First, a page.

Westfall's listed position is largely irrelevant. The time he might have spent on defense is factored in his total ice time and the per game average is somewhere between how much he played on F and D. The "missing" ice time isn't missing at all, it just isn't listed separate from his stats when playing forward.

Stanfields specific role in Bruins' power play is also quite irrelevant. Whether it was him or some other forward who played point doesn't matter. All that matters is that when a team that uses 4 (or 5) forwards on the power play everyone who's on the ice gets credit for the goal scored and everyone who isn't doesn't. If the situational ice times are calculated separately there shouldn't be any issue.

First of all, Ed Westfall was only a defenseman in his first three NHL seasons, which were all pre-expansion, and hockey-reference acknowledges this. He doesn't affect the post-expansion TOI calculations in any way.

The rest of it, it's really difficult to make sense of it. If you have five defensemen and you have two of them on the ice at all times, then they are playing an average of 24 minutes per game. that is exactly what I calculate when I take their total GP (371) divided by their minutes (9076) - it balances.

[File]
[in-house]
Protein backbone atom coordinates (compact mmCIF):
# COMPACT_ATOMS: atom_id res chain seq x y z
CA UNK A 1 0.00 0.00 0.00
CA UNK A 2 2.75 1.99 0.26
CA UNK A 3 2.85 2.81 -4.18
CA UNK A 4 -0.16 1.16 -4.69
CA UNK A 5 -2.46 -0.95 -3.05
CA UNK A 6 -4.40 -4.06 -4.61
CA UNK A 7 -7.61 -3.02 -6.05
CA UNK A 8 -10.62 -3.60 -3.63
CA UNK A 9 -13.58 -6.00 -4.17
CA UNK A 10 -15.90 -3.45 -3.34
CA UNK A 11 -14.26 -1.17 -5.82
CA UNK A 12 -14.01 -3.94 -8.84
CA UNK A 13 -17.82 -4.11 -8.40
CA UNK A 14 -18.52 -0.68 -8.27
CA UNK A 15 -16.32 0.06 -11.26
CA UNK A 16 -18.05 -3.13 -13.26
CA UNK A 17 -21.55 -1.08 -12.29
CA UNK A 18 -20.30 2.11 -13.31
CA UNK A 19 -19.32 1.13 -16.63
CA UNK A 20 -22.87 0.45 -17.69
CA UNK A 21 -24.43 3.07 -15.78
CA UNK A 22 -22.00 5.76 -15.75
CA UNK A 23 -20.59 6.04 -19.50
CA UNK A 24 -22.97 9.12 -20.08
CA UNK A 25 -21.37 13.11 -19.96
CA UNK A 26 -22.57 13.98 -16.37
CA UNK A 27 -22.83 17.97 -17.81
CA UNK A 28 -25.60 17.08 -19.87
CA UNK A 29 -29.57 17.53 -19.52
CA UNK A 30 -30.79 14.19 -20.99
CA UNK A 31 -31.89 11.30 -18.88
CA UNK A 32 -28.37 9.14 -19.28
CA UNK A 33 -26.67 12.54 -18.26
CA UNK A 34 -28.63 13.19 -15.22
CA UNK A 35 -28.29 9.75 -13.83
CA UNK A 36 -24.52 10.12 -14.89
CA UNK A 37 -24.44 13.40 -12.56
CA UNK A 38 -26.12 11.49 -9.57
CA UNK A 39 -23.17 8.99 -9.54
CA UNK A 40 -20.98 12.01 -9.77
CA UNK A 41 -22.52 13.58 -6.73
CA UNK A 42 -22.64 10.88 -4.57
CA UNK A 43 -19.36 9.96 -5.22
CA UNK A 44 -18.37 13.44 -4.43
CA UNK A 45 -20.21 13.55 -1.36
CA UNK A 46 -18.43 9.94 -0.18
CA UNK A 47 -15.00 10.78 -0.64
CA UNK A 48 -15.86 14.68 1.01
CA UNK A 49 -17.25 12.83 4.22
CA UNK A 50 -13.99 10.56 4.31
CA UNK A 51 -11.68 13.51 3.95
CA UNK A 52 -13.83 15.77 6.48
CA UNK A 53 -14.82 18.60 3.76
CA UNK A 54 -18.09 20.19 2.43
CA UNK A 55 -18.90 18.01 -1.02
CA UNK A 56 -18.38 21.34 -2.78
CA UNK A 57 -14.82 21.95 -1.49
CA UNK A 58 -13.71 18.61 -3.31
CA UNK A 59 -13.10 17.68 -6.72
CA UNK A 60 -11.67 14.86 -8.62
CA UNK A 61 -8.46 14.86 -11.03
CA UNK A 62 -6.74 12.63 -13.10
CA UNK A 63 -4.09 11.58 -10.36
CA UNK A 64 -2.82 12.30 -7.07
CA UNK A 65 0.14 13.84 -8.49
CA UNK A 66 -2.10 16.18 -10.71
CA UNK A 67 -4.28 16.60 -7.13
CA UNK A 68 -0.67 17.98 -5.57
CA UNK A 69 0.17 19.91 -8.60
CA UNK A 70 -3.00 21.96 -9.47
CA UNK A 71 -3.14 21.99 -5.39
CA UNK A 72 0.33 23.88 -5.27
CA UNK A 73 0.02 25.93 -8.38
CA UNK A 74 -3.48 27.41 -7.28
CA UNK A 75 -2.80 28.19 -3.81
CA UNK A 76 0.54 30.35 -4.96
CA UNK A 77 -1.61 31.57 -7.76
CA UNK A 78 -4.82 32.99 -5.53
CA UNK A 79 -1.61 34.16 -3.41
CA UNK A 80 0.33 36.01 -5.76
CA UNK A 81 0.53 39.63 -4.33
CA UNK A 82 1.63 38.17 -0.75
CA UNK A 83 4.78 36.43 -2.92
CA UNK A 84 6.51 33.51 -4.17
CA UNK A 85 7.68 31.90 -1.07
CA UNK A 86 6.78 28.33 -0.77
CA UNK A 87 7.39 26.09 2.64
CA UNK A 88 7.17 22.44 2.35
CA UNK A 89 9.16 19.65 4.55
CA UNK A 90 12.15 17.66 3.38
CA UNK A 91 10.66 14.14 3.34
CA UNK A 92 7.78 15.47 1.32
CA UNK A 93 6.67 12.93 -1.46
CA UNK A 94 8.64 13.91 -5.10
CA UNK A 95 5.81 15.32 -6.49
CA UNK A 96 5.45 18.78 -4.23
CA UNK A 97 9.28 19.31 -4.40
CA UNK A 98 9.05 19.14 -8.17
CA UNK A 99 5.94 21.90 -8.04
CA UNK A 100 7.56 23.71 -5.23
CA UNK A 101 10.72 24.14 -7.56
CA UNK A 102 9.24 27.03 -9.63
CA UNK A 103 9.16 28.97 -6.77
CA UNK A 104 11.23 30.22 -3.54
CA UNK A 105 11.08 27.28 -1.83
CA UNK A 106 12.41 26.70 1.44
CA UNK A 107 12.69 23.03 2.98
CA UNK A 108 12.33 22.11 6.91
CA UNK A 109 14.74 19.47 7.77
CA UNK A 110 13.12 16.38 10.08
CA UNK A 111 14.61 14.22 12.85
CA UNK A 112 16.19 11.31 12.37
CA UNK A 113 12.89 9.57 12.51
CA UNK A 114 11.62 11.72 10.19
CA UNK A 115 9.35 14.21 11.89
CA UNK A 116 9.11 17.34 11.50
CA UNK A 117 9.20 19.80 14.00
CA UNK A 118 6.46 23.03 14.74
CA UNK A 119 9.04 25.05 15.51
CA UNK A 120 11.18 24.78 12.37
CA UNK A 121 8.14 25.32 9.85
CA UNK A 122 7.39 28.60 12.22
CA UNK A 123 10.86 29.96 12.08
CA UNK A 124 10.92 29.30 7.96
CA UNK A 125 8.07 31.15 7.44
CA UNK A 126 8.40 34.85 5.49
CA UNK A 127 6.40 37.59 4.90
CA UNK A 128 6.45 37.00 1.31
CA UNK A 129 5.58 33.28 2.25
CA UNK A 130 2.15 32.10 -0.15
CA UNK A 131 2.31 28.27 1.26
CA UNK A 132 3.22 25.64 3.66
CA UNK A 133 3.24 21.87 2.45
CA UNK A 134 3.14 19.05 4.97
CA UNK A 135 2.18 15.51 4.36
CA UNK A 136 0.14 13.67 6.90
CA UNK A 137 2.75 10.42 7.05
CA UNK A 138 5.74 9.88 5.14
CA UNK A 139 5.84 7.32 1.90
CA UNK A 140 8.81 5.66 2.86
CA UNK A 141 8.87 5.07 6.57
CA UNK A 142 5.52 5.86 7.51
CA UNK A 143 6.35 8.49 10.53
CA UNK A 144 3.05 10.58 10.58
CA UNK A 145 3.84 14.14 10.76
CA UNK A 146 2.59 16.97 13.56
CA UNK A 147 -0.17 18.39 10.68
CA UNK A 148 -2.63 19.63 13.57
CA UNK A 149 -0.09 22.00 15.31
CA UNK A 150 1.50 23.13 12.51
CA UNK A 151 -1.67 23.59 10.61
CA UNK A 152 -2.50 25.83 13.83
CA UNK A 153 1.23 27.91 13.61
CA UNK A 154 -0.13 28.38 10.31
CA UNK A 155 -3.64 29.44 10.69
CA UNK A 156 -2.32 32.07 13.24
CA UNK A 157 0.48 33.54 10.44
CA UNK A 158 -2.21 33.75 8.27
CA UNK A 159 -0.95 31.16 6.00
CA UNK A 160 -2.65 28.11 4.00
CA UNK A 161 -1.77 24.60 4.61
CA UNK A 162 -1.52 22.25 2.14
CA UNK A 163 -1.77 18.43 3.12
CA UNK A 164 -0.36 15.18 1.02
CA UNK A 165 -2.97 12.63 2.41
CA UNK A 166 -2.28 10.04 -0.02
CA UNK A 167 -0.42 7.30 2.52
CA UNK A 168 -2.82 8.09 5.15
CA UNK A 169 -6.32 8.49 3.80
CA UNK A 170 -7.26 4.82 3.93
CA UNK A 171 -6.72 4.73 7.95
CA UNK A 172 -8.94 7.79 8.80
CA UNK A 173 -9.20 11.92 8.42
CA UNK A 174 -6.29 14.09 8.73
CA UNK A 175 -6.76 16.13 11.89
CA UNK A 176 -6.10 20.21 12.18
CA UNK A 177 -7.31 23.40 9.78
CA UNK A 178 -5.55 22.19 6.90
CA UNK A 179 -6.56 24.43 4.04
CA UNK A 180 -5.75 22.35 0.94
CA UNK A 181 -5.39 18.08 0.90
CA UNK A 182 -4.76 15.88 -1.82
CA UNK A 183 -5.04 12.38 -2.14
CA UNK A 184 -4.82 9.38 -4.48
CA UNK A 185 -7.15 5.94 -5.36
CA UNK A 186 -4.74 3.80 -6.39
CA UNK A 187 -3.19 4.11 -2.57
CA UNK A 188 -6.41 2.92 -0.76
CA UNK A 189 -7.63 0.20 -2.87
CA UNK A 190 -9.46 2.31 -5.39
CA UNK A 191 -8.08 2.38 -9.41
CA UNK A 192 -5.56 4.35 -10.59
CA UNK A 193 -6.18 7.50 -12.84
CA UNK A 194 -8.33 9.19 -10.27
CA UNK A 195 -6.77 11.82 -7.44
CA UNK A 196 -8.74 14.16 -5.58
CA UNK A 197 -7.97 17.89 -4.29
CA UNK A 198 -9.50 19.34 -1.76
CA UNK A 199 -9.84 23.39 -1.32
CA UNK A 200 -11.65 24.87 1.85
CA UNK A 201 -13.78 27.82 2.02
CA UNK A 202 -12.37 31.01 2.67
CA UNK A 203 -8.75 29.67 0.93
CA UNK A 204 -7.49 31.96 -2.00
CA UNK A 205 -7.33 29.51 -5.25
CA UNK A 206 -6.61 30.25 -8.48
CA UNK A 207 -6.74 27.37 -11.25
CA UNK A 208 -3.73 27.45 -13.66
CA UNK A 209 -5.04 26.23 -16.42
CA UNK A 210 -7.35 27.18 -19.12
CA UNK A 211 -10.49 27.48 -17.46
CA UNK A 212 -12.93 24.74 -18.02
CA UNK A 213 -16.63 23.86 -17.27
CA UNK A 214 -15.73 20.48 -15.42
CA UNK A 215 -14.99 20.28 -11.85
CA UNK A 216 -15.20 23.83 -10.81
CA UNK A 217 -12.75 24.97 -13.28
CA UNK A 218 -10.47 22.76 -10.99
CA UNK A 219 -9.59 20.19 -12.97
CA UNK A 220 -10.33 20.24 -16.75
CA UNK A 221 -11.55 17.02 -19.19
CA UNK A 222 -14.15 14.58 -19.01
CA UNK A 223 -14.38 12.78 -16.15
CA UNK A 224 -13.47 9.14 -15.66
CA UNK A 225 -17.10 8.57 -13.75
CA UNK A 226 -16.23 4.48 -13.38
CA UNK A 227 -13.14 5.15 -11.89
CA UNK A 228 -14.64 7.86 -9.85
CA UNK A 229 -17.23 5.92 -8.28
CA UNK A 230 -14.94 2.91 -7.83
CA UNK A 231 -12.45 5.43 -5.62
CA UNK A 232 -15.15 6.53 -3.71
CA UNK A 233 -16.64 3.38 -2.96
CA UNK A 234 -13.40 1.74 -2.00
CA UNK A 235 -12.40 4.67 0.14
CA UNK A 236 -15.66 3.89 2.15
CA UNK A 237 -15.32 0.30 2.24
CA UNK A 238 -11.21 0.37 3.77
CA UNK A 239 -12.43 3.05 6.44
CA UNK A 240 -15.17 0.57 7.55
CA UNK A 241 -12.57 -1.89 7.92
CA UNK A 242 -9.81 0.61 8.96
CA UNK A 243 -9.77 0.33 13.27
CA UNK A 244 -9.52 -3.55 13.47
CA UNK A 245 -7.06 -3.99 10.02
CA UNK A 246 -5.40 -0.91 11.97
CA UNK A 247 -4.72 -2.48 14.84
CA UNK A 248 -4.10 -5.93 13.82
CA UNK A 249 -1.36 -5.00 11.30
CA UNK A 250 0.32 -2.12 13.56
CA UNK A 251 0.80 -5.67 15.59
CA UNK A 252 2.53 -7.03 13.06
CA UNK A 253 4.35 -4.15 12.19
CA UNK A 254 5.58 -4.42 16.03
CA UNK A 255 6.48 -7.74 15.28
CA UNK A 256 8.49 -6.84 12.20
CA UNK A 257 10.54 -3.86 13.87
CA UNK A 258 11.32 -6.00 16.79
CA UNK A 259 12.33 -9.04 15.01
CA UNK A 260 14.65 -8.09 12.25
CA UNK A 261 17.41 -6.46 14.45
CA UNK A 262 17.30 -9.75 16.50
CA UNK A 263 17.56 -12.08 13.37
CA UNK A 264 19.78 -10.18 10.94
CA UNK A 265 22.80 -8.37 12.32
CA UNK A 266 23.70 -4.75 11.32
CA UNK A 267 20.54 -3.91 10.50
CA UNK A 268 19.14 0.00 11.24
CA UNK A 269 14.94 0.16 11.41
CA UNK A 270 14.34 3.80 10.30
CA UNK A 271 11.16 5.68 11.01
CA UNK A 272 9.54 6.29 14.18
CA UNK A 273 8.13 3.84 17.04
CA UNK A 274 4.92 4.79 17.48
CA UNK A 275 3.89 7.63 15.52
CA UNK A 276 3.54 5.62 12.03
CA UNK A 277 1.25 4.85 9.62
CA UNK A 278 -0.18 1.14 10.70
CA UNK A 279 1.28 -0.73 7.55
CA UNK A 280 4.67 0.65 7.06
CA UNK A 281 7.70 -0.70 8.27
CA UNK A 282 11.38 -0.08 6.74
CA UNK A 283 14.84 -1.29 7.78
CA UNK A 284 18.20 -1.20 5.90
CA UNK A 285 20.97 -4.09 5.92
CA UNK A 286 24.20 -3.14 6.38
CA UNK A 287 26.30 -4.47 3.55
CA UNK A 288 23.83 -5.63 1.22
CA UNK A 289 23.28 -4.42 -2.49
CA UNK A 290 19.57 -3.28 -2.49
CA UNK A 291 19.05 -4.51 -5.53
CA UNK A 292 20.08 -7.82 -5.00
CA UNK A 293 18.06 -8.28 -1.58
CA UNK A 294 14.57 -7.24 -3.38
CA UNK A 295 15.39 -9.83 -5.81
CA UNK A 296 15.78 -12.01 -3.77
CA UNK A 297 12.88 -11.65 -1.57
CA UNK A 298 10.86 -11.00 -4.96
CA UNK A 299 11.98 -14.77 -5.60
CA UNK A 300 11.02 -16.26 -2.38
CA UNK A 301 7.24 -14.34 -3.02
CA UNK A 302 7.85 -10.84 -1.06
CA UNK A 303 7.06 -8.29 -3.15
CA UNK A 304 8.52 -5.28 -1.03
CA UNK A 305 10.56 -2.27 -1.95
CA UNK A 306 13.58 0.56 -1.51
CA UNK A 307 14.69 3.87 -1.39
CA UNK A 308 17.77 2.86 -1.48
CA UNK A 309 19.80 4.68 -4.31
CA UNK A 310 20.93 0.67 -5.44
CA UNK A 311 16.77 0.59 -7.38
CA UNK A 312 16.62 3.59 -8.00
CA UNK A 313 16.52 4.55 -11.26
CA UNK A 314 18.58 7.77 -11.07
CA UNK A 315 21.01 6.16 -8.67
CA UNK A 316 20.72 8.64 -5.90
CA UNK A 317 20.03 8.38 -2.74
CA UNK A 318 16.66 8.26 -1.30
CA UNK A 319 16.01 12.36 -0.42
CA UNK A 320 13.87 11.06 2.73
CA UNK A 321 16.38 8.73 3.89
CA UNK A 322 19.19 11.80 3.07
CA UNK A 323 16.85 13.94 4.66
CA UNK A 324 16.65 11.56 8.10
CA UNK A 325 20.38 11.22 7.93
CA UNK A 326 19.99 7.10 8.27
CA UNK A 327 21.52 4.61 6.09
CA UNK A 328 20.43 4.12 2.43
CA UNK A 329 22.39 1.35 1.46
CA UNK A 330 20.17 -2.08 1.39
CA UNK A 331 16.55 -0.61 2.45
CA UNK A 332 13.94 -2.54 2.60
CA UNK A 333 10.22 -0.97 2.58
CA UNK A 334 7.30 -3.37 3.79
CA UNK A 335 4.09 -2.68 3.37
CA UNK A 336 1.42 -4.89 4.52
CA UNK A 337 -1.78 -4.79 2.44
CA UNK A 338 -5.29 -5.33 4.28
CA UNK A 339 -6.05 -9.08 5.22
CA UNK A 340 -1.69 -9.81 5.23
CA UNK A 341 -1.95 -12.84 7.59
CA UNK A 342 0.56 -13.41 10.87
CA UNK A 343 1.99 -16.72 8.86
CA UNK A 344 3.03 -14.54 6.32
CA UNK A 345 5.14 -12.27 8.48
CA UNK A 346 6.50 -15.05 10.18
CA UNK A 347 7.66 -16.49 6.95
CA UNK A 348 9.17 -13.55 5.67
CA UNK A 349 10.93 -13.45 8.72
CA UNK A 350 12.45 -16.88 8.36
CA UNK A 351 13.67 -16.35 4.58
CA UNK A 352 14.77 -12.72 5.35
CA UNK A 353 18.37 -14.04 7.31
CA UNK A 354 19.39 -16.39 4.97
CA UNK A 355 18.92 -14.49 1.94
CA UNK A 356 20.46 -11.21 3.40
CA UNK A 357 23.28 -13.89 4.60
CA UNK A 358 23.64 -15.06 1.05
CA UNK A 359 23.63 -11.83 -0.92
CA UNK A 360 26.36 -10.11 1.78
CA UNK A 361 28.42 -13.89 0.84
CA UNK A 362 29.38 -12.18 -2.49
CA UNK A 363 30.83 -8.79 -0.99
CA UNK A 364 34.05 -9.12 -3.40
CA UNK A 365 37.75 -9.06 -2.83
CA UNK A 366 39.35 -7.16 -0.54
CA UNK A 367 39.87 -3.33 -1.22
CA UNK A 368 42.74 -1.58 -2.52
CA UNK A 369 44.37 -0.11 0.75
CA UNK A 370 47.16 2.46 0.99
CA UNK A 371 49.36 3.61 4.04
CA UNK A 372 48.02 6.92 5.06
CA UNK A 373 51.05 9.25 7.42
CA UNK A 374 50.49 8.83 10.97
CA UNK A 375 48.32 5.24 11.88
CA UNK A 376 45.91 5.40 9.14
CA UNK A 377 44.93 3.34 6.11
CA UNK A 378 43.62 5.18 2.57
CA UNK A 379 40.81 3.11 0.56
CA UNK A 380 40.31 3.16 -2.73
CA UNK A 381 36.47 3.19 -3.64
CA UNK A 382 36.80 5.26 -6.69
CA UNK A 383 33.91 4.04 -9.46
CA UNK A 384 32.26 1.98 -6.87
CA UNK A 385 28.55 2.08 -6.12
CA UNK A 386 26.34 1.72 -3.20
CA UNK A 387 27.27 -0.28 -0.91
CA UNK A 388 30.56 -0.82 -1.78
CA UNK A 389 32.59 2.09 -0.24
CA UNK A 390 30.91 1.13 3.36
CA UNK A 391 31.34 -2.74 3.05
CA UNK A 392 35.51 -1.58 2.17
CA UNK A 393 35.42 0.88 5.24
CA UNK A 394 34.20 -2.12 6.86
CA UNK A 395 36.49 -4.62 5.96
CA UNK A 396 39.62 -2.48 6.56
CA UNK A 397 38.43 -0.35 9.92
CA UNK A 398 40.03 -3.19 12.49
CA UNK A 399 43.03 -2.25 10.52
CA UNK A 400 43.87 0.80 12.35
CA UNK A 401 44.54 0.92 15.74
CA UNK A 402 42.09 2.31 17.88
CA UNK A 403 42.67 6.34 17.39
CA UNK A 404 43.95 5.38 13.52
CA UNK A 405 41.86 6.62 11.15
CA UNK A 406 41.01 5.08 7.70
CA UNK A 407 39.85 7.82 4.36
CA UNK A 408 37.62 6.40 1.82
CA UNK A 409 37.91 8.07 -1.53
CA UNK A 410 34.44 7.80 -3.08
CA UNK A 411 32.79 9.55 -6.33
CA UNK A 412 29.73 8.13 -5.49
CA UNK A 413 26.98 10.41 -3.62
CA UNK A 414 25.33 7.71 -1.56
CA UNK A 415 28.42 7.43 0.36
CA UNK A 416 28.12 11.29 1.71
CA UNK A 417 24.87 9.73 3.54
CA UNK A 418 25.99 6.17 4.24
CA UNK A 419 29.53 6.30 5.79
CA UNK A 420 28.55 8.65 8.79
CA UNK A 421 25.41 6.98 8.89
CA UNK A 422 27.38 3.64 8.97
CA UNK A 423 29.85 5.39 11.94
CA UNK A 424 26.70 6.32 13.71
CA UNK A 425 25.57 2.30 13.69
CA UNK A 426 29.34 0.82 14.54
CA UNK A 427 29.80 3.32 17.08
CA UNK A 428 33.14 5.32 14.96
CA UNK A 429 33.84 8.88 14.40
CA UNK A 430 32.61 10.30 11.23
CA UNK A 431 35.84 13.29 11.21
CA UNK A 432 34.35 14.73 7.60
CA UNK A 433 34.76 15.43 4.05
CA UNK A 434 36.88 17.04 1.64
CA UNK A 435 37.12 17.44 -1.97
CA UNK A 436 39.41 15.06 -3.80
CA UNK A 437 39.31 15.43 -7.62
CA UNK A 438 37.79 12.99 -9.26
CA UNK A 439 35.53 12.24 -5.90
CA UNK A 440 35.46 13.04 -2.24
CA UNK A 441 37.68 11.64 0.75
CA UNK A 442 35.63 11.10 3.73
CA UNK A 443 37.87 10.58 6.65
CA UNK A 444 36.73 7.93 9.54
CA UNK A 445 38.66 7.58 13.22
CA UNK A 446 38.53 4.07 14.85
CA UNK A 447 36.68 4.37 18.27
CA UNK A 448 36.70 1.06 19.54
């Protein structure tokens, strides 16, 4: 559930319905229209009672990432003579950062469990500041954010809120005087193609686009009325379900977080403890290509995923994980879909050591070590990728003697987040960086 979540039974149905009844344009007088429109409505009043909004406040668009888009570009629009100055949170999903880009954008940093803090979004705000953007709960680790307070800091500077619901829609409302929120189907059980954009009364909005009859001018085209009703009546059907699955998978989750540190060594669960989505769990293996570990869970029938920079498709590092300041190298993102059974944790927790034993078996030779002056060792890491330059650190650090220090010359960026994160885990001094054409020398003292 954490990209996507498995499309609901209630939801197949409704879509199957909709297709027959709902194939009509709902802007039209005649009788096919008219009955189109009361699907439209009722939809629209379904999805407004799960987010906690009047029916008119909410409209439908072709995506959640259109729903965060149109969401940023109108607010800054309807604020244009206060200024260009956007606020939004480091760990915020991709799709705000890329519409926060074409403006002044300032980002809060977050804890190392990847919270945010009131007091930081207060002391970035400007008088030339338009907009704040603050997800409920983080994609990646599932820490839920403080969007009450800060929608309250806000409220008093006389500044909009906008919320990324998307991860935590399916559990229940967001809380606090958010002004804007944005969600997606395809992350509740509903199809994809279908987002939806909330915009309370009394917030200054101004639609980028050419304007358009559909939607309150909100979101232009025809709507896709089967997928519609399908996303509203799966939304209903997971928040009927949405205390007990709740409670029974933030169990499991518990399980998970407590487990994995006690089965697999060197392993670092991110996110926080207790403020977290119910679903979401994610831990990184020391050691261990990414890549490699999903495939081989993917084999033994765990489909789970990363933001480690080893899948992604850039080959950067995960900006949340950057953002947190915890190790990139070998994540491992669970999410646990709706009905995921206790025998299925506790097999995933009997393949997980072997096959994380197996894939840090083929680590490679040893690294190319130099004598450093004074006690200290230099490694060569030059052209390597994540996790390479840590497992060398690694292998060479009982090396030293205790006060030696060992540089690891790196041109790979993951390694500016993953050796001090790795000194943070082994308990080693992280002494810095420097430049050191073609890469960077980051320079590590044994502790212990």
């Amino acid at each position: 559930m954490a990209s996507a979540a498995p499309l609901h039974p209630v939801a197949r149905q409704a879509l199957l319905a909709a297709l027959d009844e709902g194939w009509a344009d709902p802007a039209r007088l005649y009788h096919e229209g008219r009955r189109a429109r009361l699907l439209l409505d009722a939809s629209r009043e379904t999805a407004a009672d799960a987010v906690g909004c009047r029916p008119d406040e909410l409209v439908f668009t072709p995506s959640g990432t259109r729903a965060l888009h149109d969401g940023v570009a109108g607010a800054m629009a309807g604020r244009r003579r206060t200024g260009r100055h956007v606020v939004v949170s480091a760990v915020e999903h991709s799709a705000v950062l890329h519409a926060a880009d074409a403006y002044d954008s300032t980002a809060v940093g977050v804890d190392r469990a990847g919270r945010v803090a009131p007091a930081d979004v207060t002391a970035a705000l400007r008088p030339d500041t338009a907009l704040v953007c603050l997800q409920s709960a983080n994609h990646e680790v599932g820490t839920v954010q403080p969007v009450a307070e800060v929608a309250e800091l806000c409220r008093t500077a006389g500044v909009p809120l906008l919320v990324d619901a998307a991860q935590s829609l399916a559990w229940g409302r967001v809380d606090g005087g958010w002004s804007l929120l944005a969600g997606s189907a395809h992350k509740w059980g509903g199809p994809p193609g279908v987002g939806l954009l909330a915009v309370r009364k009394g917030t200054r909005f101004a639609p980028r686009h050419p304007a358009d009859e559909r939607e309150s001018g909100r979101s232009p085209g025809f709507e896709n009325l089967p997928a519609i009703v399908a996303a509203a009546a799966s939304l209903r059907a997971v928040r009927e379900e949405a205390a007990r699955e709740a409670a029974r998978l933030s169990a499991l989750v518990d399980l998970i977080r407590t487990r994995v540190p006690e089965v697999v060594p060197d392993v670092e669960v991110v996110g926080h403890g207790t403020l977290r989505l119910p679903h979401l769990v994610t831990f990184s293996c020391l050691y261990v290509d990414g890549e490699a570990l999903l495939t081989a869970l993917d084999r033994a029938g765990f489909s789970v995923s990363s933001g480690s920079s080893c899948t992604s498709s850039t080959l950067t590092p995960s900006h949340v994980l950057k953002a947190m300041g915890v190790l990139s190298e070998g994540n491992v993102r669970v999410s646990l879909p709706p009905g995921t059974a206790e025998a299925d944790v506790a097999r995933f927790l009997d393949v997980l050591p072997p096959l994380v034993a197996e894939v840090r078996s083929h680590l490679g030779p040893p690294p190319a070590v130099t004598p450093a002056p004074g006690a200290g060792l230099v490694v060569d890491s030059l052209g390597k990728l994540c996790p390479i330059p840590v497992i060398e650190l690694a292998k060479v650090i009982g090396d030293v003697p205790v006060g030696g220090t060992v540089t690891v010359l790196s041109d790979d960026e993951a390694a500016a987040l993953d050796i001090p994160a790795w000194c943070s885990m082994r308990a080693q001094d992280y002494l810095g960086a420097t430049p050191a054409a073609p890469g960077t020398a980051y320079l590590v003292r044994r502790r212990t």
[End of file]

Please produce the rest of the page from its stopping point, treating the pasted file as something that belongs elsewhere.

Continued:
The Stanfield factor does throw it off a bit, unless I am interpreting it incorrectly. because playing the point on the PP, he's techically a "D" for those 2.3 minutes every game, so instead of 120 D minutes to go around, there are 117.7. Leaving Orr's minutes untouched (because we know he played the whole PP) that leaves 2.3 minutes to come from the likes of Green, Smith, Awrey, Doak and Gauthier.

The Stanfield case isn't exactly common, it should be pointed out. But one example and we have people saying "the system is broken! too many assumptions! throw it out!" as though it is suddenly not useful for any team in any season.